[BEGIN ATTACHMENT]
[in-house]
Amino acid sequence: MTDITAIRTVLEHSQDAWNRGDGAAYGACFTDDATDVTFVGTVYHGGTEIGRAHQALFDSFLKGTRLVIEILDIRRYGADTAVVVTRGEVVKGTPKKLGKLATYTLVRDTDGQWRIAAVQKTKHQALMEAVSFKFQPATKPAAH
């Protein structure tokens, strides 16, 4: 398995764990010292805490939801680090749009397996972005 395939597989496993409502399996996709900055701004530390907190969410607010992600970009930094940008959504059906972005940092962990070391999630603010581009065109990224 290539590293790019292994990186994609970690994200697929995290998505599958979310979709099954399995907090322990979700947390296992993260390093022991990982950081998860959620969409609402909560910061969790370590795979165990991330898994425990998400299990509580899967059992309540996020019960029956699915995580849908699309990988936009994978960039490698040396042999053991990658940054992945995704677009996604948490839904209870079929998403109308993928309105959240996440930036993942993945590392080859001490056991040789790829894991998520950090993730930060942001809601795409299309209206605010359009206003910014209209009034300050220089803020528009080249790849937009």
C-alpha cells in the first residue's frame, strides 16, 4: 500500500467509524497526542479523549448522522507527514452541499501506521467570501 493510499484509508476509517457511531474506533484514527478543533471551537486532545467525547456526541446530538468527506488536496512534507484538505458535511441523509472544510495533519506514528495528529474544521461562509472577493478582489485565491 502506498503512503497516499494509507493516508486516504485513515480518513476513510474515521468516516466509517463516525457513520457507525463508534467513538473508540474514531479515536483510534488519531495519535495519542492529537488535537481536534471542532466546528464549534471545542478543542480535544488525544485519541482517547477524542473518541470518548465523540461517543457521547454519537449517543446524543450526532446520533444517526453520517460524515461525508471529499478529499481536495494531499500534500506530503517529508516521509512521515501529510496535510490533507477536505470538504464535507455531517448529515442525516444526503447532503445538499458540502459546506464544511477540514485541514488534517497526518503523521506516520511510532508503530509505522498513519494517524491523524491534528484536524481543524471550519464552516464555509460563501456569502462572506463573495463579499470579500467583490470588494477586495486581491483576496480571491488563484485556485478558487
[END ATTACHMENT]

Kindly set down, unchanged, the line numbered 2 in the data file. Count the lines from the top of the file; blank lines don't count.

Amino acid sequence: MTDITAIRTVLEHSQDAWNRGDGAAYGACFTDDATDVTFVGTVYHGGTEIGRAHQALFDSFLKGTRLVIEILDIRRYGADTAVVVTRGEVVKGTPKKLGKLATYTLVRDTDGQWRIAAVQKTKHQALMEAVSFKFQPATKPAAH